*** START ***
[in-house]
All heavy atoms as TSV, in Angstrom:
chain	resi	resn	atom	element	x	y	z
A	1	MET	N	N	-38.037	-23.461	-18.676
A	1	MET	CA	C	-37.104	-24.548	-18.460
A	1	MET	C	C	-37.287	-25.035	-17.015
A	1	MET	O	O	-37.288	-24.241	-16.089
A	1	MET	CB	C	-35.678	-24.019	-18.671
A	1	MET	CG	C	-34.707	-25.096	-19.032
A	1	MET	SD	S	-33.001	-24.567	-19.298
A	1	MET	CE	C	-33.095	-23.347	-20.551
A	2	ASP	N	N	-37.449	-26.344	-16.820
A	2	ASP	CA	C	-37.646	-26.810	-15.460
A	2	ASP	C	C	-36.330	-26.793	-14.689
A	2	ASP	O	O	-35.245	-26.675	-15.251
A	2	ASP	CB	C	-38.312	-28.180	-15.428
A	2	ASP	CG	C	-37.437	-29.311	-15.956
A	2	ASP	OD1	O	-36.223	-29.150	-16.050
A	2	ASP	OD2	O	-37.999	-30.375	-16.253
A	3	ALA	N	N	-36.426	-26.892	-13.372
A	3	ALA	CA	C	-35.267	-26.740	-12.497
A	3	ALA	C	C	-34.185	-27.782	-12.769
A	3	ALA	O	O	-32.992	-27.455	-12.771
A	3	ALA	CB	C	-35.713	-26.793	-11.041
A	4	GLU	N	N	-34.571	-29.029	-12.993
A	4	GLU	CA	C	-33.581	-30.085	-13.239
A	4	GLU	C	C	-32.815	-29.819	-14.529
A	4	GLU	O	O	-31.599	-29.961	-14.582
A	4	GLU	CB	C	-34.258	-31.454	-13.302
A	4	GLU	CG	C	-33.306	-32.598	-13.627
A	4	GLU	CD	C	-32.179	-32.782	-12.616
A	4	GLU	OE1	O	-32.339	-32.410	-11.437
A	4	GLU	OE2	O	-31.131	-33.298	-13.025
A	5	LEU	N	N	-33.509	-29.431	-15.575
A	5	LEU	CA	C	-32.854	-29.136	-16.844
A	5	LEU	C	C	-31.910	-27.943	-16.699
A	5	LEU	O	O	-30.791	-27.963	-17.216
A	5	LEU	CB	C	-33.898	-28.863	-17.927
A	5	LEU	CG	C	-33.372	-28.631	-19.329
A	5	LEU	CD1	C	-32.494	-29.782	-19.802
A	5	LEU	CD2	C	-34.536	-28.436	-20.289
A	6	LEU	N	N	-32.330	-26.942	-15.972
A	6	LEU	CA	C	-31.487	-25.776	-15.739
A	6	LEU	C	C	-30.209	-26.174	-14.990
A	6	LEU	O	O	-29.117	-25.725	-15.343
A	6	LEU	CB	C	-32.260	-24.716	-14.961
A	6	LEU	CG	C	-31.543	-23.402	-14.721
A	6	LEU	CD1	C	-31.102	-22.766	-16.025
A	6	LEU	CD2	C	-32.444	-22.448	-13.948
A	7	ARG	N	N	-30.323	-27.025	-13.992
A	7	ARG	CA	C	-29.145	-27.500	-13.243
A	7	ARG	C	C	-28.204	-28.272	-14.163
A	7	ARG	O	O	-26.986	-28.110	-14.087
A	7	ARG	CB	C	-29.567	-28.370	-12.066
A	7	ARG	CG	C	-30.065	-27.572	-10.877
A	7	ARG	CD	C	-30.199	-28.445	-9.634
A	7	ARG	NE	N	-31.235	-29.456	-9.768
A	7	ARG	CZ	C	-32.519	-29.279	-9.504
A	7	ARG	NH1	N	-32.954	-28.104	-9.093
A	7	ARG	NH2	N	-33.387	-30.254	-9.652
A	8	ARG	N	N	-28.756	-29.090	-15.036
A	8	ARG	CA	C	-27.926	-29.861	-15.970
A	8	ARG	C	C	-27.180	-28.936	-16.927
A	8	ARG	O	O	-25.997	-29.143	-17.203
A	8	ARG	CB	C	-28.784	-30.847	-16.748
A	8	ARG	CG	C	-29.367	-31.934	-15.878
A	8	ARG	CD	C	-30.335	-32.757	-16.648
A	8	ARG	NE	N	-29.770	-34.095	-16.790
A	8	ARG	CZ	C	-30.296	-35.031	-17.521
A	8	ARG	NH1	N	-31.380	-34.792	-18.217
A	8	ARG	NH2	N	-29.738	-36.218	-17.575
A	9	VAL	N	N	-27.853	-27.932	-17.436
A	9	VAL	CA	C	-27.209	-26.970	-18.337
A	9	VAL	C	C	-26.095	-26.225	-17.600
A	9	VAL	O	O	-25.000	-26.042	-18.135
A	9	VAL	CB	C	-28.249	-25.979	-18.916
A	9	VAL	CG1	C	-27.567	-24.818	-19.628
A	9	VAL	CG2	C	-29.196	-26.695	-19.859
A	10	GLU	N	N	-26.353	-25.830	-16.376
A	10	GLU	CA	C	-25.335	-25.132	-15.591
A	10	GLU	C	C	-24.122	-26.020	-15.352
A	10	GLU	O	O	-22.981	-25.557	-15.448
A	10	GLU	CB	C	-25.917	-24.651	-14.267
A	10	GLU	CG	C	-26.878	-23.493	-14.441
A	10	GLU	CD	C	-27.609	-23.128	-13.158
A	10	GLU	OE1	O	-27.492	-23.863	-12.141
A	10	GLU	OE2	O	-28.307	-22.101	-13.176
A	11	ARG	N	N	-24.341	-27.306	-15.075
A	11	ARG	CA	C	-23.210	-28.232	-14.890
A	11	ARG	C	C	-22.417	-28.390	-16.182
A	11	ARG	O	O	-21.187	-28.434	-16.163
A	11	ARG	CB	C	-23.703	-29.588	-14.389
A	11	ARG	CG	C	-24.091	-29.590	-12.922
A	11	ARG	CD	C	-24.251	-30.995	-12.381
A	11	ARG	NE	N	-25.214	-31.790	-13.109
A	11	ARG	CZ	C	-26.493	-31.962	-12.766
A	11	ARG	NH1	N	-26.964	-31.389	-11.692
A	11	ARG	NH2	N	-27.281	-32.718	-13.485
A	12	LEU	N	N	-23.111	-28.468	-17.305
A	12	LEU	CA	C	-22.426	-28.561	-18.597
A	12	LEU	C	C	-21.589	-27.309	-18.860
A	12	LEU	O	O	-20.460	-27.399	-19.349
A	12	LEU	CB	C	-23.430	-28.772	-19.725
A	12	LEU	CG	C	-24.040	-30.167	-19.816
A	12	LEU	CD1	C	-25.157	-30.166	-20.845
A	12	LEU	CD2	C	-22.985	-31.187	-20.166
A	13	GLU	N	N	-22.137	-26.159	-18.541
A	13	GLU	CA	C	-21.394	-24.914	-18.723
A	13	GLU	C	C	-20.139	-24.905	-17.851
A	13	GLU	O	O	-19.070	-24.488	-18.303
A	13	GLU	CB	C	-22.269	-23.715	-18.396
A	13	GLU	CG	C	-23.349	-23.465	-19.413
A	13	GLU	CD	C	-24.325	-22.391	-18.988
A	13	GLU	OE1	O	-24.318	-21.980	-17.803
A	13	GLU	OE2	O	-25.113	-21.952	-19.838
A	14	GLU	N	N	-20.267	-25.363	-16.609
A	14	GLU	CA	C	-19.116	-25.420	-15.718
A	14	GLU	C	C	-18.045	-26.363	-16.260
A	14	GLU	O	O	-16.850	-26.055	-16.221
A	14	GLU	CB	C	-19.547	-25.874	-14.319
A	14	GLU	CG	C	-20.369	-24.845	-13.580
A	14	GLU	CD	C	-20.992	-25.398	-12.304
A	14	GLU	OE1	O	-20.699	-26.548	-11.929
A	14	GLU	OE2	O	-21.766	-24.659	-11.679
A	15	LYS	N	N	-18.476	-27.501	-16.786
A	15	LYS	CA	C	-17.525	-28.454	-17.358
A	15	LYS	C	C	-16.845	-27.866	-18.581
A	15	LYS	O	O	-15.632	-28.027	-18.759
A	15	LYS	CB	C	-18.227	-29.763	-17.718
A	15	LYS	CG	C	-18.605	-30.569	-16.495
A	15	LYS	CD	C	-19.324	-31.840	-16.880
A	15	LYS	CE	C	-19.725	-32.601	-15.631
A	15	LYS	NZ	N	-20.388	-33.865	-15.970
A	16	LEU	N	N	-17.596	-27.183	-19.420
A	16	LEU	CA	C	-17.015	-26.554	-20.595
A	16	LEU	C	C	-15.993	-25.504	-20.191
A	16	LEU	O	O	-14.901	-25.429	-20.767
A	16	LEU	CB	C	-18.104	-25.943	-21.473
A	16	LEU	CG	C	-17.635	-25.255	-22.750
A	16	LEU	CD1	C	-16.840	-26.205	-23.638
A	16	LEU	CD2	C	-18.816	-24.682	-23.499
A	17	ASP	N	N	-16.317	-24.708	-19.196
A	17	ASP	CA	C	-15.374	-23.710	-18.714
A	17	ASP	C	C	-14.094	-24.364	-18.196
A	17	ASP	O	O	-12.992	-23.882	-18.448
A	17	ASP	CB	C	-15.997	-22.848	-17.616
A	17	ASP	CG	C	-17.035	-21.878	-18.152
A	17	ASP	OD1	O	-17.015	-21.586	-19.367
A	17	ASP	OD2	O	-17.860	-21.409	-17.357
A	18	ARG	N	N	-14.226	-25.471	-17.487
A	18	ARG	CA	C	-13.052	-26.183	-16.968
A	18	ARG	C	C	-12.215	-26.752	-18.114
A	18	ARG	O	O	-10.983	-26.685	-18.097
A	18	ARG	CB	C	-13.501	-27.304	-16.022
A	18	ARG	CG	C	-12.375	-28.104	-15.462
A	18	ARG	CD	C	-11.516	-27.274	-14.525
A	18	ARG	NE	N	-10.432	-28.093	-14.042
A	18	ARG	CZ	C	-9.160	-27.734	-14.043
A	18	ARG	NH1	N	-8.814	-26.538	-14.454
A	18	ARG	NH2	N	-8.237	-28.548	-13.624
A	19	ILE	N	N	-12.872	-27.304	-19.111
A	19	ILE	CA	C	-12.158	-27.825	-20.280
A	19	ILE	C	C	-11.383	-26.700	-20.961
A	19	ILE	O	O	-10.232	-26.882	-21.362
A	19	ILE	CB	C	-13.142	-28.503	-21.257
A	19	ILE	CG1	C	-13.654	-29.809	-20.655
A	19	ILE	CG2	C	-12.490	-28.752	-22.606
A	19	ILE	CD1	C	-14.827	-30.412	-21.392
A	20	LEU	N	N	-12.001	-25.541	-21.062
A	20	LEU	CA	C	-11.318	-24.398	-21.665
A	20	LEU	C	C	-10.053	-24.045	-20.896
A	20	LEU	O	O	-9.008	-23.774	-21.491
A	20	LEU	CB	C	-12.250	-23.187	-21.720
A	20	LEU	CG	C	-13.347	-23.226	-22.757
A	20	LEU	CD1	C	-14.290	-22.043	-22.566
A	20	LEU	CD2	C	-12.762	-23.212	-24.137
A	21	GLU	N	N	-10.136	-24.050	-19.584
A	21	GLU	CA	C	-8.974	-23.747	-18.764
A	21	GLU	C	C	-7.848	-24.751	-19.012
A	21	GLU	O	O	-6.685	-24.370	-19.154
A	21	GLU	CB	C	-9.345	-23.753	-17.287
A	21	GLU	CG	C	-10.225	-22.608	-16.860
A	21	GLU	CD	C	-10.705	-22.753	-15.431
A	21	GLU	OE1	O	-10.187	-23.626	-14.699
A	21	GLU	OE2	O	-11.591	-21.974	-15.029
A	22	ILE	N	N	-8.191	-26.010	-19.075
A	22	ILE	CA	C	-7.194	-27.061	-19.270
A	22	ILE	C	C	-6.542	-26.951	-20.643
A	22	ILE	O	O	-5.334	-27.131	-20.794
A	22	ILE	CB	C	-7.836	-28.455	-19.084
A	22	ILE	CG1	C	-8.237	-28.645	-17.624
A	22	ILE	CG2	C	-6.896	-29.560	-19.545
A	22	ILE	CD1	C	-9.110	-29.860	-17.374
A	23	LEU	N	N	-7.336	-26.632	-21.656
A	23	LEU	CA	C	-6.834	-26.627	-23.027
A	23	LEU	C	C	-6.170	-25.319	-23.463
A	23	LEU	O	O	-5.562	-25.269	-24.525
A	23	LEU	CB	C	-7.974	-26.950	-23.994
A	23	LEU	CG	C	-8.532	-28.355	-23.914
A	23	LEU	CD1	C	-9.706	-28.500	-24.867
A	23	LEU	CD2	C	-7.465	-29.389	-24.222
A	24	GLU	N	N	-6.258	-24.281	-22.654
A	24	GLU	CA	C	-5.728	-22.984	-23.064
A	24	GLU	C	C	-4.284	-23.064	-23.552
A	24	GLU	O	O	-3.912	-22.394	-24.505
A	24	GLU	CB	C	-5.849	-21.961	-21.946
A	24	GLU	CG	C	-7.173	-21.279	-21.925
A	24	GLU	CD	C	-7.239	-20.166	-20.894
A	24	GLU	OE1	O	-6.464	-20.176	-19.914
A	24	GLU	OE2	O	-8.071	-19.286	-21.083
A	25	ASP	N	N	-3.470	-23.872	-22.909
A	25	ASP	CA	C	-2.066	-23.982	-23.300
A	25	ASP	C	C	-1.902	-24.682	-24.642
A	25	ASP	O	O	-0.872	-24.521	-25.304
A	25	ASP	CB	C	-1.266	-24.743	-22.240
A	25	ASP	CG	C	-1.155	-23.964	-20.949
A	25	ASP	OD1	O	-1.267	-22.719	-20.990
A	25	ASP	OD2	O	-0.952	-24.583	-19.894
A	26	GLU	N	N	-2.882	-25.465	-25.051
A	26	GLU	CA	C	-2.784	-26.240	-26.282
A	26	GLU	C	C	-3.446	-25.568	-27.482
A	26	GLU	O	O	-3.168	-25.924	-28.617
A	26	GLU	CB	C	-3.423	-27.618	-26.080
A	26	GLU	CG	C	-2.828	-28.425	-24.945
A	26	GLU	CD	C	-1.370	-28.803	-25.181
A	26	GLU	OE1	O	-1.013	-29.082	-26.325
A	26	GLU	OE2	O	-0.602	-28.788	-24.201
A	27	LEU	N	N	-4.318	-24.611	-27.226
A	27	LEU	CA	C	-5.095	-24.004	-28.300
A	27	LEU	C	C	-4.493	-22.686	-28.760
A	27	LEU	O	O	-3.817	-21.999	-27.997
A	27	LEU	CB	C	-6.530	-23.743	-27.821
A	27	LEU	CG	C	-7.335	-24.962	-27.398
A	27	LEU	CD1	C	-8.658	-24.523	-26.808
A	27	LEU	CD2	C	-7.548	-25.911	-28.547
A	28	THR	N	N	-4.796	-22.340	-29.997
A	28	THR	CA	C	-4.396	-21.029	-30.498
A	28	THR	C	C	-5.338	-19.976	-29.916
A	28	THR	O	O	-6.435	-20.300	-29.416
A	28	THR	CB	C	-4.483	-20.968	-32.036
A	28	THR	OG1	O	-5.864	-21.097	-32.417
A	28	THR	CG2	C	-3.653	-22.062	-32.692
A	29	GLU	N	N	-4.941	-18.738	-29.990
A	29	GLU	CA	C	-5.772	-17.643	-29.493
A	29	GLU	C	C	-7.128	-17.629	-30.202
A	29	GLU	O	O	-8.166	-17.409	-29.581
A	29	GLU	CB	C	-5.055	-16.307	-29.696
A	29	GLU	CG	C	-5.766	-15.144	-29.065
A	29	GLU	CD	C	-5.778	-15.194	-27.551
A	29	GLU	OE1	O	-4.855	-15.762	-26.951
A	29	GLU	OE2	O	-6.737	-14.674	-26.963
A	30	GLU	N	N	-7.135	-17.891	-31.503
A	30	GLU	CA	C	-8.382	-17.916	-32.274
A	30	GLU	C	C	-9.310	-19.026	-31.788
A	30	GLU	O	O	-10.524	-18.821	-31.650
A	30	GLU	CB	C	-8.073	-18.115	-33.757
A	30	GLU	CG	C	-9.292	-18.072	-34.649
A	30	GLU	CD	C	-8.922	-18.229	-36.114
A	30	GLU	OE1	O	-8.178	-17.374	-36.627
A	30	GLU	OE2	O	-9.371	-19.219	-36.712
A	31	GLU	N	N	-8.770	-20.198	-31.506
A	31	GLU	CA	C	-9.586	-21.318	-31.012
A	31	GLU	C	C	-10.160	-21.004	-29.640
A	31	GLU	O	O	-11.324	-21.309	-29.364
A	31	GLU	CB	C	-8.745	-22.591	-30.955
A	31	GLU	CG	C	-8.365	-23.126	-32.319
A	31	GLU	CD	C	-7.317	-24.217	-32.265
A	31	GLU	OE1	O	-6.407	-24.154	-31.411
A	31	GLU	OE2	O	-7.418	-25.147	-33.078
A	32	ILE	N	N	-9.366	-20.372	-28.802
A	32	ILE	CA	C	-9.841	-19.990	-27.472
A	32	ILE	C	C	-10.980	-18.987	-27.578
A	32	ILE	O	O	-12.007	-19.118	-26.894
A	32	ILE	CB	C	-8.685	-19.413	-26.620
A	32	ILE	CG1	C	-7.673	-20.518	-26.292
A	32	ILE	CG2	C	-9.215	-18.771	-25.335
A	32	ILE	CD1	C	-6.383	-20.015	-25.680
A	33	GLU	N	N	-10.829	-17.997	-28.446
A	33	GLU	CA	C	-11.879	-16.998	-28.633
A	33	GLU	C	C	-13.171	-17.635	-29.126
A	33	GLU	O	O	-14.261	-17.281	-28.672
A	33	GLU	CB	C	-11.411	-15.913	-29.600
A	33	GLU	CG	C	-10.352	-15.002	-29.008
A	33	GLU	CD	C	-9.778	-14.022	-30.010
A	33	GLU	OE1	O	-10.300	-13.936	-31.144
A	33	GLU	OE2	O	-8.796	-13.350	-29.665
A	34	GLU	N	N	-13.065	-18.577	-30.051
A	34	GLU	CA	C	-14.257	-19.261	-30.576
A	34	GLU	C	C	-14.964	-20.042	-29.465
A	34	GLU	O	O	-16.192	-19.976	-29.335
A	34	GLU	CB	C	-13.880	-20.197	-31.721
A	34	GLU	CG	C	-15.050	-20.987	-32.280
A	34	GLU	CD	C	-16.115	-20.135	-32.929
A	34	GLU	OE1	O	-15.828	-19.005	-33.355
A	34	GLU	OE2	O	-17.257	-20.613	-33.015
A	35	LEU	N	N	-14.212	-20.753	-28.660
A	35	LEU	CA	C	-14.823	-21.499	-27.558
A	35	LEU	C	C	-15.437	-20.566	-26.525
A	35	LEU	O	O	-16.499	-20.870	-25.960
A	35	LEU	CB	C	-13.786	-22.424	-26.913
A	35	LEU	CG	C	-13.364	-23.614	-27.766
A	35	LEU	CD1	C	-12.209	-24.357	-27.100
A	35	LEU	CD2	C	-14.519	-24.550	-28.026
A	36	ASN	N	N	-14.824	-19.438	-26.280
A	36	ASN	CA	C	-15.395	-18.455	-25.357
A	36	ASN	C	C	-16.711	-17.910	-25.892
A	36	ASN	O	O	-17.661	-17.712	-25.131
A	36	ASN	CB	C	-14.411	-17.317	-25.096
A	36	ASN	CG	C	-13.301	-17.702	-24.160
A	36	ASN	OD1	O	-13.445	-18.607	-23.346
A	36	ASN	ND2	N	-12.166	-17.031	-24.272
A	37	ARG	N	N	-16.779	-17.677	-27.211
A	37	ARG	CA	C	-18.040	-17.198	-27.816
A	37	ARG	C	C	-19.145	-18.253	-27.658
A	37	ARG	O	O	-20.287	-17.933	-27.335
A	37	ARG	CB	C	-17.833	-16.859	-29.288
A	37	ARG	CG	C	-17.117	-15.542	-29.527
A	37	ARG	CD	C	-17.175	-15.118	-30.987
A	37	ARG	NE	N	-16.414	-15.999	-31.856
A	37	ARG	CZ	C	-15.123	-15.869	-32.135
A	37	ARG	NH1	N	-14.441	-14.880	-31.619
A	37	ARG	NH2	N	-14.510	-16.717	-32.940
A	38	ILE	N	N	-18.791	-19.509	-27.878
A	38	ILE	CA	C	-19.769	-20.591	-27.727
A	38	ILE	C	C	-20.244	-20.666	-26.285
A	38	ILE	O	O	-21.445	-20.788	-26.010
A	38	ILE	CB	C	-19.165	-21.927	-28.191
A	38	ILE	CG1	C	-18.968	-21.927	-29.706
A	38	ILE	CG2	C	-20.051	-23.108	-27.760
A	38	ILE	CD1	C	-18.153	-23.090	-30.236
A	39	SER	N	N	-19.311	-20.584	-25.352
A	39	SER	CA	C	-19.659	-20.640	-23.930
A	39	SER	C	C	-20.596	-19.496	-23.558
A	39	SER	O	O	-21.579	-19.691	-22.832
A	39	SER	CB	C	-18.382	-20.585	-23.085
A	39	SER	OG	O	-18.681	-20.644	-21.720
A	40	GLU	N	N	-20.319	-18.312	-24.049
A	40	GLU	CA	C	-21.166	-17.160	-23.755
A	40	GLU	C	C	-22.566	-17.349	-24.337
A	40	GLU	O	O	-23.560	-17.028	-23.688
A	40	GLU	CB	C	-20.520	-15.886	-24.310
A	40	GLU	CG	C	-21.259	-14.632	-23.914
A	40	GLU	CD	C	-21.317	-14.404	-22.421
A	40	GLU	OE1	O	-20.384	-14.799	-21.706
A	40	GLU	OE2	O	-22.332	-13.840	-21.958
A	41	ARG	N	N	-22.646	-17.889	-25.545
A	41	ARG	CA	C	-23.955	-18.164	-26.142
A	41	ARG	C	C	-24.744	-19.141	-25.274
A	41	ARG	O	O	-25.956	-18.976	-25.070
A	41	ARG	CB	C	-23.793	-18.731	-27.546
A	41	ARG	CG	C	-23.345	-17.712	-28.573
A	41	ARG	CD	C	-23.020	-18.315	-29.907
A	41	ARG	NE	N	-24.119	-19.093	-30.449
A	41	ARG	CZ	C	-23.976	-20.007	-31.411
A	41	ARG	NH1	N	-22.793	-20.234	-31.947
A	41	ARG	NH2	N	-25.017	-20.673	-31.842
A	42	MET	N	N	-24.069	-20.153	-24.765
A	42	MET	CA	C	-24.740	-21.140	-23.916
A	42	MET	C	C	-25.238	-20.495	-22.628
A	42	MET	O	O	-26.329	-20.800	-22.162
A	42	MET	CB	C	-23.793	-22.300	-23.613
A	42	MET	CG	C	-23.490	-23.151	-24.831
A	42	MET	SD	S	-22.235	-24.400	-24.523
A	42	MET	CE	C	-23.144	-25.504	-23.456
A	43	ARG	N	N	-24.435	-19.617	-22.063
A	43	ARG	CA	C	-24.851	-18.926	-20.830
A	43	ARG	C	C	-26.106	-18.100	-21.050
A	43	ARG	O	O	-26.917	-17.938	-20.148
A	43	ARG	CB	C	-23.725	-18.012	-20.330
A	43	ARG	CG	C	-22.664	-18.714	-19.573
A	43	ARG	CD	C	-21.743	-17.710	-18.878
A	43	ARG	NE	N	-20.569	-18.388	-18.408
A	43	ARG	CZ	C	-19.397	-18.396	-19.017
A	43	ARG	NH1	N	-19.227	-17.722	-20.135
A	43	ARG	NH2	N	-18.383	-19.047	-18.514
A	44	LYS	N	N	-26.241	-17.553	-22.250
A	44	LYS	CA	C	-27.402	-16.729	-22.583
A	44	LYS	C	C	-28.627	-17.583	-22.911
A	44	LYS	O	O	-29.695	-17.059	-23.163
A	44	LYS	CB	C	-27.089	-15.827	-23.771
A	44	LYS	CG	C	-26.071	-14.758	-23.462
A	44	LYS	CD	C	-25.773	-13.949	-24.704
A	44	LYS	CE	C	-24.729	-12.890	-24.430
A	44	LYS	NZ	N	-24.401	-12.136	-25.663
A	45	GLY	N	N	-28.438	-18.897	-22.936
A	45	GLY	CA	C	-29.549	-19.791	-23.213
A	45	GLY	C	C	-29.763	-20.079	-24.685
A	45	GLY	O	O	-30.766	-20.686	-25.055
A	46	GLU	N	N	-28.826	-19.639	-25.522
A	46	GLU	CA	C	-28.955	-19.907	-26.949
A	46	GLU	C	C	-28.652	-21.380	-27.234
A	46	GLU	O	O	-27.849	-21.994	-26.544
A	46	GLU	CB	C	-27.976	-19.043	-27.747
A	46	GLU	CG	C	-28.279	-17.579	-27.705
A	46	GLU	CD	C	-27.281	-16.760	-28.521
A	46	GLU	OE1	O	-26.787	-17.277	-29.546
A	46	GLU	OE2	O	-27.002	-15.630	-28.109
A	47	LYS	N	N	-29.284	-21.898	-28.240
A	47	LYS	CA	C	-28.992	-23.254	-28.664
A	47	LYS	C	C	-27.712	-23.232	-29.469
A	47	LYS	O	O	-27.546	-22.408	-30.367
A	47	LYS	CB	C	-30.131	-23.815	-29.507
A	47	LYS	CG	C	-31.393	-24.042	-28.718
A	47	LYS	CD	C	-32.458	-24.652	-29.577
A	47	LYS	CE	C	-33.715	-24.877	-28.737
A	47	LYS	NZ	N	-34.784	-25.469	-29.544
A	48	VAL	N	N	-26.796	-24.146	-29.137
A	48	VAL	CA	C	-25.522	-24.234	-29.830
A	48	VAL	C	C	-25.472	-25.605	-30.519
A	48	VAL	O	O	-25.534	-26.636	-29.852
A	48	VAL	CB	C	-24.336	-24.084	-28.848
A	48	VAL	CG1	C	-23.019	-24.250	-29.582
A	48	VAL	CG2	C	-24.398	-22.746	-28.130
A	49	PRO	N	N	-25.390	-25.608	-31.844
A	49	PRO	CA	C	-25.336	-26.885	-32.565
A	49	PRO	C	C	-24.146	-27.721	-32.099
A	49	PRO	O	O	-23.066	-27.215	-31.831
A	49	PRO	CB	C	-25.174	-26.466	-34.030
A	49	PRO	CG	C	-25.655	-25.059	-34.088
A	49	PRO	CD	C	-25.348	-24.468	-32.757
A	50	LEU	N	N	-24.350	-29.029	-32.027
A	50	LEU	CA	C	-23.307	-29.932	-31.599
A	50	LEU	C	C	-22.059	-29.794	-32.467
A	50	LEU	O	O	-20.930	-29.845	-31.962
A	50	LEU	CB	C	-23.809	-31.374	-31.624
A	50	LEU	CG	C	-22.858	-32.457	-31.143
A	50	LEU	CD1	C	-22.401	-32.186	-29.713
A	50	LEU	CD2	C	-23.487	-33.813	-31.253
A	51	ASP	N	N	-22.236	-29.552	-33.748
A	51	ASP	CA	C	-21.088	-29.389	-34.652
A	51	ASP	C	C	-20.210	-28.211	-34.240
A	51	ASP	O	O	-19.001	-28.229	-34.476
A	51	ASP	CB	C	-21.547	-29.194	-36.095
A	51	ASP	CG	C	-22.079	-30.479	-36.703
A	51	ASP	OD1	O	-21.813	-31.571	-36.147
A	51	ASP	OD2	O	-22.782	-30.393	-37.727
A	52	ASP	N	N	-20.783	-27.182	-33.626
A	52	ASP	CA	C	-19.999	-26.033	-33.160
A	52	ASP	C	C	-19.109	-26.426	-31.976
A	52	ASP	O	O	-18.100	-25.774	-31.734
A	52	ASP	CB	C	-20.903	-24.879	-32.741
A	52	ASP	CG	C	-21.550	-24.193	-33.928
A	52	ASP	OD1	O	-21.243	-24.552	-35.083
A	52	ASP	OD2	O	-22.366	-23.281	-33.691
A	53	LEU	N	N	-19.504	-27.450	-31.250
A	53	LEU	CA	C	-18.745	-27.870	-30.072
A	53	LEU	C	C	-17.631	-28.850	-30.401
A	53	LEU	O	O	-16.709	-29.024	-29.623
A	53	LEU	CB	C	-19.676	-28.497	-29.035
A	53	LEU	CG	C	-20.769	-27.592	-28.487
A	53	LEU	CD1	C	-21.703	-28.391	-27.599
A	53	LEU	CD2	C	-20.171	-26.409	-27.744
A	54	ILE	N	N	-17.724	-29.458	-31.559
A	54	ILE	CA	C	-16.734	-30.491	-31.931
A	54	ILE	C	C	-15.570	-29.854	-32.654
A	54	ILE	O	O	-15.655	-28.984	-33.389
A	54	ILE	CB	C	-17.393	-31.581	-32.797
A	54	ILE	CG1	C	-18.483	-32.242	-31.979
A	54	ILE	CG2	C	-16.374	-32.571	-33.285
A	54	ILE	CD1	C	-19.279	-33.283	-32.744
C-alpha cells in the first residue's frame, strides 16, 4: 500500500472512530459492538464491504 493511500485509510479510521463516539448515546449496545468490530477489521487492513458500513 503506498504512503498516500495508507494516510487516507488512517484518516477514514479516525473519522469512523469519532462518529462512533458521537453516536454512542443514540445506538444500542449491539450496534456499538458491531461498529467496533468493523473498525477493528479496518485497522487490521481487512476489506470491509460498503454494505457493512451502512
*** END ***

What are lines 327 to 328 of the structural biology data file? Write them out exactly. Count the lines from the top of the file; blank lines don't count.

A	38	ILE	CB	C	-19.165	-21.927	-28.191
A	38	ILE	CG1	C	-18.968	-21.927	-29.706